In March of 2000 Pope John Paul ll attempted reconciliation between the Catholic Church and the Jewish people.
Saving one of his most audacious initiatives for the twilight of his papacy, John Paul II sought to purify the soul of the Roman Catholic church by making a sweeping apology for 2,000 years of violence, persecution and blunders.
From the altar of St Peter’s Basilica in Rome he led Catholicism into unchartered territory by seeking forgiveness for sins committed against the Jews.
Fighting through trembles and slurrings caused by Parkinson’s disease, the Pope electrified ranks of cardinals and bishops by pleading for a future that would not repeat the mistakes. “Never again,” he said.
Centuries of hate and rivalry cannot reoccur in the third millennium. “We forgive, and we ask forgiveness. We are asking pardon for the divisions among Christians, for the use of violence that some have committed in the service of truth, and for attitudes of mistrust and hostility assumed towards followers of other religions.”
Defying warnings from some theologians that the unprecedented apology would undermine the church’s authority, the 79-year-old pontiff asked God to forgive the persecution of the Jews.” We are deeply saddened by the behavior of those who in the course of history have caused these children of yours to suffer and asking your forgiveness we wish to commit ourselves to genuine brotherhood.”
Wearing the purple vestments of Lenten mourning, the Pope sought pardon for seven categories of sin: general sins; sins in the service of truth; sins against Christian unity; against the Jews; against respect for love, peace and cultures; against the dignity of women and minorities; and against human rights.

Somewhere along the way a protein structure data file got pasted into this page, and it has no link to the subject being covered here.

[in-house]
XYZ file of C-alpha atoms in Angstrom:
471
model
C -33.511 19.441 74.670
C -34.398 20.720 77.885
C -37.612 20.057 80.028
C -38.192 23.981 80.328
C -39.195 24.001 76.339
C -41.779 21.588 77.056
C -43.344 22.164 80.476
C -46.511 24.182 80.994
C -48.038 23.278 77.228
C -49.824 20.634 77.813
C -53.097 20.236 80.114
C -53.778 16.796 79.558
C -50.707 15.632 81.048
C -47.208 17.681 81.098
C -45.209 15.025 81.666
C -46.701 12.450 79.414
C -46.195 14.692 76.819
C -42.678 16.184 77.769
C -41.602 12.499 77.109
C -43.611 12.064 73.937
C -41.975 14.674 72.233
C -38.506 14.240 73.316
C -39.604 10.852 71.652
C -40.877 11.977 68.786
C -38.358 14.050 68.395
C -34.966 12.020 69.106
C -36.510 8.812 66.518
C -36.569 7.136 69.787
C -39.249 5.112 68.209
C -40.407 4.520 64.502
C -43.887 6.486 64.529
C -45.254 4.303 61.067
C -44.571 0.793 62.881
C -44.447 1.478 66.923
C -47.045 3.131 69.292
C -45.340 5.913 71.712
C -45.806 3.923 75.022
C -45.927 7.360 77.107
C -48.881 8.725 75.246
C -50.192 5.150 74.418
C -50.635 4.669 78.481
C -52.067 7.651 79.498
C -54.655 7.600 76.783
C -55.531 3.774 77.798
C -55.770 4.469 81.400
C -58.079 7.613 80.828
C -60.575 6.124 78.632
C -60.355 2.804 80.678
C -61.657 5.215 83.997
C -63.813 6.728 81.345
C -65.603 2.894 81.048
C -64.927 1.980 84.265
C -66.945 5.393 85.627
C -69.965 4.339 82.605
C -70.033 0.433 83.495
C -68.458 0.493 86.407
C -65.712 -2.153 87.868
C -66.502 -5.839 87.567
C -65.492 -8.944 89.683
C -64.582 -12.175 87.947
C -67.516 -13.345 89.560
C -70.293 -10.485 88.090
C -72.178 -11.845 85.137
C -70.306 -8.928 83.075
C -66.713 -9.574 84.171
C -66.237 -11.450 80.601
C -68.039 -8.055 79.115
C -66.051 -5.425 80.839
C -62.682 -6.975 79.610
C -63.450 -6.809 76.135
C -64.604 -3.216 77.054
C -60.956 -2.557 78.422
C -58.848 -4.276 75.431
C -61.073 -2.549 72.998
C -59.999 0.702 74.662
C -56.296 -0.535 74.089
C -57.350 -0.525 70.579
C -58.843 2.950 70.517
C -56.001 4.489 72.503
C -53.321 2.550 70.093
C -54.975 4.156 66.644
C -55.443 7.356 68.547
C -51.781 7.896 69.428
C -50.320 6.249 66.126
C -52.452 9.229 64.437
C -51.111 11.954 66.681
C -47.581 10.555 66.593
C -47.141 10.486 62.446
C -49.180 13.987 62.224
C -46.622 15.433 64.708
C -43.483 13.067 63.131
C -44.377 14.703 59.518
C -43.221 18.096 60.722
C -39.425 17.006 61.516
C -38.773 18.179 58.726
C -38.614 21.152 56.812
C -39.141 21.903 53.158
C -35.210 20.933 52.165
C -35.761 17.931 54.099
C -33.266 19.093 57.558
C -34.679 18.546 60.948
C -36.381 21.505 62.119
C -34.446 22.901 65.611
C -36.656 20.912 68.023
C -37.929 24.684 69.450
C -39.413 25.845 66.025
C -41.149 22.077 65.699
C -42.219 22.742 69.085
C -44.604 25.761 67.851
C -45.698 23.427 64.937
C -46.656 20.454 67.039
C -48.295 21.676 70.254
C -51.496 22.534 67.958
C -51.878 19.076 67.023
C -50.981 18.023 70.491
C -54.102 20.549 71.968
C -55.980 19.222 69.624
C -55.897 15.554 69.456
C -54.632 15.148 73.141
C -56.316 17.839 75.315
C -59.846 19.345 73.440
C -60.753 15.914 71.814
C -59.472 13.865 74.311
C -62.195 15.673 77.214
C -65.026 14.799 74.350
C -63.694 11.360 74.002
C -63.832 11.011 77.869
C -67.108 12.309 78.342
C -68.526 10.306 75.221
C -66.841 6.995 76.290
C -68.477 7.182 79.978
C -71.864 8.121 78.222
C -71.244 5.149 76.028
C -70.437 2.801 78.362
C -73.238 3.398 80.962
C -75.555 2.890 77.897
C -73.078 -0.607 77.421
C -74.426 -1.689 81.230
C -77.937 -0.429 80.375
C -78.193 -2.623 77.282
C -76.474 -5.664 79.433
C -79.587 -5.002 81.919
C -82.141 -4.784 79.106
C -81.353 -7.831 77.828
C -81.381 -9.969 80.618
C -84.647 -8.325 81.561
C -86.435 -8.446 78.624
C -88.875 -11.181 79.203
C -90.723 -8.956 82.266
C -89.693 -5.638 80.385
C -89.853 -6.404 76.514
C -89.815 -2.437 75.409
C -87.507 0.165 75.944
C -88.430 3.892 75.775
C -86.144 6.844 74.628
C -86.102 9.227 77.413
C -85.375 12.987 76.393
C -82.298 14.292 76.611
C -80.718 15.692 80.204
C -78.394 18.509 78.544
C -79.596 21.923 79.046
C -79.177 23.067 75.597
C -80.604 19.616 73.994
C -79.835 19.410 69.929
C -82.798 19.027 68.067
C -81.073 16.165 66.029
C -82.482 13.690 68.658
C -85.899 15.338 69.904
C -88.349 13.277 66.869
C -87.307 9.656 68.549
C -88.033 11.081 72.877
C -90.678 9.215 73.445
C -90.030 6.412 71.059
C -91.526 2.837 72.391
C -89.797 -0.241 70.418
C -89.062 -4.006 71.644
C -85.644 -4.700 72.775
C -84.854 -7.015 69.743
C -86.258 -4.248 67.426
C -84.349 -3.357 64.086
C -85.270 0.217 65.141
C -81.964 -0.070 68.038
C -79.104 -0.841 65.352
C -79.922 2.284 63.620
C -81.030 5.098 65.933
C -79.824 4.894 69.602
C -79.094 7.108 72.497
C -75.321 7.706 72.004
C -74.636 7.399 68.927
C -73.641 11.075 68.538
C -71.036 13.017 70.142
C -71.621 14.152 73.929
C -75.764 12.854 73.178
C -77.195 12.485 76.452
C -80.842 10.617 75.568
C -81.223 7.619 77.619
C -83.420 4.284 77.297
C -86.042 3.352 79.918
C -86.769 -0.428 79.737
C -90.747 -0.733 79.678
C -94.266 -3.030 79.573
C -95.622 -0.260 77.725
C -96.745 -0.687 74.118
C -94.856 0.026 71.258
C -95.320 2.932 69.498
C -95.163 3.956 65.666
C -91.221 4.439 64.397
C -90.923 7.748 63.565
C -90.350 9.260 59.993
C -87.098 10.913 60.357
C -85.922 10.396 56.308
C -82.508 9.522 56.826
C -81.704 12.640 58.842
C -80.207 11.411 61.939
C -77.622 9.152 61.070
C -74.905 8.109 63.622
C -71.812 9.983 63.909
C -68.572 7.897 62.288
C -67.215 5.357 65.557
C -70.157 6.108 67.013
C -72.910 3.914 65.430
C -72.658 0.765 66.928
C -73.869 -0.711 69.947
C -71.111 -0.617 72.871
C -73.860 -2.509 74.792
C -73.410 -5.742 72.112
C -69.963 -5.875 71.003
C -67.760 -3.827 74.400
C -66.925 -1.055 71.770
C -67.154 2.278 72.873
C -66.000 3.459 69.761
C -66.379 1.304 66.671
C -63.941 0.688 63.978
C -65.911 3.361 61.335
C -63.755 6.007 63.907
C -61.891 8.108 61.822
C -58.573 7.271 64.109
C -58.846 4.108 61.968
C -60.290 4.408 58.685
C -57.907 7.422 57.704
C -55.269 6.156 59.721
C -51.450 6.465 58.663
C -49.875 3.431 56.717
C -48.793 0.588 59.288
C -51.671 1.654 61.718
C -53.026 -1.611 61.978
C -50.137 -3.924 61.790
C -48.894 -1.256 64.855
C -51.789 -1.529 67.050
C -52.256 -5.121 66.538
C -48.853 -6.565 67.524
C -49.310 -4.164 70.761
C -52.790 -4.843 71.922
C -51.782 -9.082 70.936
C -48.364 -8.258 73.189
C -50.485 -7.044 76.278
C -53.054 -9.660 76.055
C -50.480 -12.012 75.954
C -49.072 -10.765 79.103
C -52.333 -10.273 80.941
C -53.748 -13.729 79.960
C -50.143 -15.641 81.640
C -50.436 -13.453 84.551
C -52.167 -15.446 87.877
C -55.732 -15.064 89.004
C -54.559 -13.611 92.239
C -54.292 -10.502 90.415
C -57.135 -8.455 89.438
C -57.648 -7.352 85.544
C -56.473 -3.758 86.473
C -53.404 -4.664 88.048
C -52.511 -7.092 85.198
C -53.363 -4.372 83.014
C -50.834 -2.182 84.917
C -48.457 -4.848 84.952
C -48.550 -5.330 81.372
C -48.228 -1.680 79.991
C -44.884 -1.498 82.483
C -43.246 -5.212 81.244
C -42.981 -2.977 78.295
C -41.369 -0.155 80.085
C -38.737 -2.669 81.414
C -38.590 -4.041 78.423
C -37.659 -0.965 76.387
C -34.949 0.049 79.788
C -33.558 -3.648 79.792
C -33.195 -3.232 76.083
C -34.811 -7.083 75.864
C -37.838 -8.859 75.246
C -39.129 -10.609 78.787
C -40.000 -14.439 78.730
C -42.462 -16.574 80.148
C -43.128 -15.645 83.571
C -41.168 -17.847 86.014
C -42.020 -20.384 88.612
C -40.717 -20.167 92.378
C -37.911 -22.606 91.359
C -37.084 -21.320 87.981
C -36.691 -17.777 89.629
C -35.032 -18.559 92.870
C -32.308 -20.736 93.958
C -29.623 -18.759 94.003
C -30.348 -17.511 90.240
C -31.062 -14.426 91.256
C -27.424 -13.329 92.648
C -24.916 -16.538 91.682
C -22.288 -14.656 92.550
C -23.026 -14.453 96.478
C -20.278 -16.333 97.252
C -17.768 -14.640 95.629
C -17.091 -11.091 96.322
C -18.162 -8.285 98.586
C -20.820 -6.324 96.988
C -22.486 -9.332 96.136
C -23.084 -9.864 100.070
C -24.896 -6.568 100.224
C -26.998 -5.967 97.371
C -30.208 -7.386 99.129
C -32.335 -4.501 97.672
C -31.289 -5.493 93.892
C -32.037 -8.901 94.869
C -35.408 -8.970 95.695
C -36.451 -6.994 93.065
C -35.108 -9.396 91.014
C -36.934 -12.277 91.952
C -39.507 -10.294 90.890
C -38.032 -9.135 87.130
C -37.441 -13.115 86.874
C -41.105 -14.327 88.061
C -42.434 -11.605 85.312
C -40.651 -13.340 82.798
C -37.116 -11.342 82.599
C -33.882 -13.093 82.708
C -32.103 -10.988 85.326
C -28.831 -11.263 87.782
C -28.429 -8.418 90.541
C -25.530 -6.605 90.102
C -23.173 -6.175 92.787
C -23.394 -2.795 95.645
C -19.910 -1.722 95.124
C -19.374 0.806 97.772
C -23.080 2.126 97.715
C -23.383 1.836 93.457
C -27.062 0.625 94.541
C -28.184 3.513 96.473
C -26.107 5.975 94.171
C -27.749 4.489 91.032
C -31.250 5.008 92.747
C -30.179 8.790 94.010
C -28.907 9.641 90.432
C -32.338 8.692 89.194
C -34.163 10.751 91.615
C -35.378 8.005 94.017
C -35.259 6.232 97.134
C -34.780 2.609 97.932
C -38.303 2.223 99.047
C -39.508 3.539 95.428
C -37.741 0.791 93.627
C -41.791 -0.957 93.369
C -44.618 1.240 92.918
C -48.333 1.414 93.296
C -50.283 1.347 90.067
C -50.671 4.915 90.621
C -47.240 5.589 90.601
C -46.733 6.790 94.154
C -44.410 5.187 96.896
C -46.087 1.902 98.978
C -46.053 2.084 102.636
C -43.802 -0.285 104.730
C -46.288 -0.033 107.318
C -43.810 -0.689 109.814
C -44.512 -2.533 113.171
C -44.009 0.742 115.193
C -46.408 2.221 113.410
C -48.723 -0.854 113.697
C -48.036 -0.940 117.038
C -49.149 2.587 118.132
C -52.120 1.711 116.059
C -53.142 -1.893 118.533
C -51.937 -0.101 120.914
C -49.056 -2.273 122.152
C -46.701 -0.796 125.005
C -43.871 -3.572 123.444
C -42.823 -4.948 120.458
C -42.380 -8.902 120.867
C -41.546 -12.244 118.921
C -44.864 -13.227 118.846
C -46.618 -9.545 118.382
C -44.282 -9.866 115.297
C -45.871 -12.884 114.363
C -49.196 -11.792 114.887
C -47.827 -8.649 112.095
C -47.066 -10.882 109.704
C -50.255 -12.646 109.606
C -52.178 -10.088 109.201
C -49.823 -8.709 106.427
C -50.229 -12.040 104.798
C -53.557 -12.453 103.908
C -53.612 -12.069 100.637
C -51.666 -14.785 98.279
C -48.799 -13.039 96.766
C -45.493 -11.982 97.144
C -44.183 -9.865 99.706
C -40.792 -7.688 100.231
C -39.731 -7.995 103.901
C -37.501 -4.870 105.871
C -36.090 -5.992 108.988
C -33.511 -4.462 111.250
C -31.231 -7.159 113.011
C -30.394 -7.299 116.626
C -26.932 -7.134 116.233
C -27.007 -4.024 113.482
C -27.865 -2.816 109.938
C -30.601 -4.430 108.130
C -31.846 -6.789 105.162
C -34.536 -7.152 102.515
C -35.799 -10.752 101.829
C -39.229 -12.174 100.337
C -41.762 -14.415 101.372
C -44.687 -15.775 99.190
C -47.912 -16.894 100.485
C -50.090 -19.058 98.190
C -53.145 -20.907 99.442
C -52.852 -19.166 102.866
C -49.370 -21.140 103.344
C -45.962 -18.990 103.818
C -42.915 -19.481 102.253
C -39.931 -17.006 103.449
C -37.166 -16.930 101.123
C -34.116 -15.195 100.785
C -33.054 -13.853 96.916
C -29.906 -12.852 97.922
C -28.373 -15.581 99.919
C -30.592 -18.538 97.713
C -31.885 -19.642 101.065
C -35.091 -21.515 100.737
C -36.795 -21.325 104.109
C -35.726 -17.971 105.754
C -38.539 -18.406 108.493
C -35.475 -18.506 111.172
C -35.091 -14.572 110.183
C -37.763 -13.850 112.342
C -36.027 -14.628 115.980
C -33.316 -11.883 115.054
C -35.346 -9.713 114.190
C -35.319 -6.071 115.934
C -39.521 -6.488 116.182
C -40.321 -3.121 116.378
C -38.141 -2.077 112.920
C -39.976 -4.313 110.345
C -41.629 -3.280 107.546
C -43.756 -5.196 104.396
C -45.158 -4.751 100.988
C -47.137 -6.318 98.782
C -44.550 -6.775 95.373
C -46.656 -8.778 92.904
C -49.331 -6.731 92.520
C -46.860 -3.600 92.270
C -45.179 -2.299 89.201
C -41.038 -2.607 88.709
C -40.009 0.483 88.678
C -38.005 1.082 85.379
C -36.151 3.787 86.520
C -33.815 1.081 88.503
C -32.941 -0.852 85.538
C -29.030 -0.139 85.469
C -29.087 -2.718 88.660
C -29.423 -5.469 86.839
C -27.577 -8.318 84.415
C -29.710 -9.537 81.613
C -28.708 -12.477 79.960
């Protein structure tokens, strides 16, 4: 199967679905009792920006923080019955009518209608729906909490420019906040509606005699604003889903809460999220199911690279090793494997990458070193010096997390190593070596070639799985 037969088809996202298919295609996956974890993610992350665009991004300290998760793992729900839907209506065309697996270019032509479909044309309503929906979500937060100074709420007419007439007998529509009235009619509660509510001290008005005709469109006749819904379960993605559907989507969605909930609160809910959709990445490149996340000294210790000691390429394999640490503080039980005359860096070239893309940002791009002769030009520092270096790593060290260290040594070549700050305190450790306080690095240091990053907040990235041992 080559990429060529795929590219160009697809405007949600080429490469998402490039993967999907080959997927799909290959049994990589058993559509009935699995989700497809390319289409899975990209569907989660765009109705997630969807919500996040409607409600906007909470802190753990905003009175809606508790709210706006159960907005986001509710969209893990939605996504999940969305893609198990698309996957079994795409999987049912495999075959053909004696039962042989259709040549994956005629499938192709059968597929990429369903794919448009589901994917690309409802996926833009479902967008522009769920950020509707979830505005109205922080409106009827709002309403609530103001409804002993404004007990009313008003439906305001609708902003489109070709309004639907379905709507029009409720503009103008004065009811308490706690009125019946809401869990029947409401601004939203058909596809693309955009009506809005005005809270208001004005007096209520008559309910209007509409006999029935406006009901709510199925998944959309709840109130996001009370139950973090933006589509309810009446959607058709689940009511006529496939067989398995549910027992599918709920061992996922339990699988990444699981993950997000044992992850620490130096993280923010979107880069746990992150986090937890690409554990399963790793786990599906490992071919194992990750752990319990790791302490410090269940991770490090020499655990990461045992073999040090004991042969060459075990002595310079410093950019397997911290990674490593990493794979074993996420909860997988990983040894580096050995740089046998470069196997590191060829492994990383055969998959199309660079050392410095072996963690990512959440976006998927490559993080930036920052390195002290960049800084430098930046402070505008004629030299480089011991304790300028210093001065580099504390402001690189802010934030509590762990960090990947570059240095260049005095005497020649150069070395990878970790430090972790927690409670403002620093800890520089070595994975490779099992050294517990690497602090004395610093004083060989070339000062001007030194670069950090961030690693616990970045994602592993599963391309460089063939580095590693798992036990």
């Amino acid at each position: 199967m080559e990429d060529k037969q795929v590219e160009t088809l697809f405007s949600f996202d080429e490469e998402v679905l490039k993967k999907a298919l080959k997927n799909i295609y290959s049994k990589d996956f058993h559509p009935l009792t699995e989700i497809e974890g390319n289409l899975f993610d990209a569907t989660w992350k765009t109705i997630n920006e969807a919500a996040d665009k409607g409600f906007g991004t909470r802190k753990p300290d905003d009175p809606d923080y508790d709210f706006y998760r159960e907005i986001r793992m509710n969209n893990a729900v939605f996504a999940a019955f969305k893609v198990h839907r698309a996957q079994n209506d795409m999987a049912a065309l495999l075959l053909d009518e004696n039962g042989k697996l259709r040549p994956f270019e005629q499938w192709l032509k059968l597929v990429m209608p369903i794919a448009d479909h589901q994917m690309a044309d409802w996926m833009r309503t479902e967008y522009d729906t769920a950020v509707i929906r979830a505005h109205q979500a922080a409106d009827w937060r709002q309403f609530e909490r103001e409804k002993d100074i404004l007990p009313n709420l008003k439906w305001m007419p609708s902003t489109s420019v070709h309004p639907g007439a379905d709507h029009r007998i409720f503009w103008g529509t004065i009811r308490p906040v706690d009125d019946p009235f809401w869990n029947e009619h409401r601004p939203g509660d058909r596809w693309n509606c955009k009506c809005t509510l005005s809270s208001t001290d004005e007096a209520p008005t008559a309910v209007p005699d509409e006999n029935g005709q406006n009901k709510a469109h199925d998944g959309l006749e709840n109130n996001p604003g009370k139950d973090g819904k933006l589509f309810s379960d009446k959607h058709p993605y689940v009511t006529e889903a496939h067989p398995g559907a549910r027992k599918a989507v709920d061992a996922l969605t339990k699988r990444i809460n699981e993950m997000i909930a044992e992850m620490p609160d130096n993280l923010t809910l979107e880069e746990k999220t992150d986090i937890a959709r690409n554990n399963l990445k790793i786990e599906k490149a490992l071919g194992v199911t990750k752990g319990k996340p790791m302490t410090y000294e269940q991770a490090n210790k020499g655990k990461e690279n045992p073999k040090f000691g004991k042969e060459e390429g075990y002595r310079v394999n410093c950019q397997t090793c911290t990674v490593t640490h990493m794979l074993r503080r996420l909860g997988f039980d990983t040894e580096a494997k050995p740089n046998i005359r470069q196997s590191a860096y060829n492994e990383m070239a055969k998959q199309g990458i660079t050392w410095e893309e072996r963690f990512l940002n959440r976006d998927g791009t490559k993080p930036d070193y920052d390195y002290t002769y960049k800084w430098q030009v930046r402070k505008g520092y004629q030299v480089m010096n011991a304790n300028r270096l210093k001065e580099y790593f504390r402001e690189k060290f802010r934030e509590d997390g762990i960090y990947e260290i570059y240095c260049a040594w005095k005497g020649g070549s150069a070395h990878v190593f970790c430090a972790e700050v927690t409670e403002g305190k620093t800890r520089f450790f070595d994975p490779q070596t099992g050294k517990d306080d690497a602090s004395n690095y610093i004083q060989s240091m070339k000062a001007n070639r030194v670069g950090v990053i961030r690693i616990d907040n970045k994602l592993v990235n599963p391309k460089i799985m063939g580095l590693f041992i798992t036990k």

Five Vatican cardinals and two bishops confessed sins on behalf of the church during the ceremony. Cardinal Edward Cassidy recalled the “sufferings of the people of Israel” and asked divine pardon for the “sins committed by not a few [Catholics] against the people of the covenant”.
Cardinal Joseph Ratzinger, head of the congregation of the doctrine of the faith, confessed to the sins of the congregation’s predecessor, the Inquisition. “Even men of the church, in the name of faith and morals, have sometimes used methods not in keeping with the Gospel,” he said.
Applause from the congregation greeted the Pope’s arrival in the basilica. He kneeled before the Pieta, Michelangelo’s statue of the dead Christ in the arms of his mother, before being wheeled to the altar. He leaned on his silver staff and it took several attempts for him to get out of his chair to kiss a crucifix. The Vatican no longer denies the Pope has Parkinson’s disease. An operation to remove a tumor, several falls and an assassination attempt have left him hunched and stiff.
Speaking after the ceremony to the crowd in St Peter’s Square, the Pope stressed he was seeking forgiveness not from those who had been wronged, but from God. “Only He can do that.”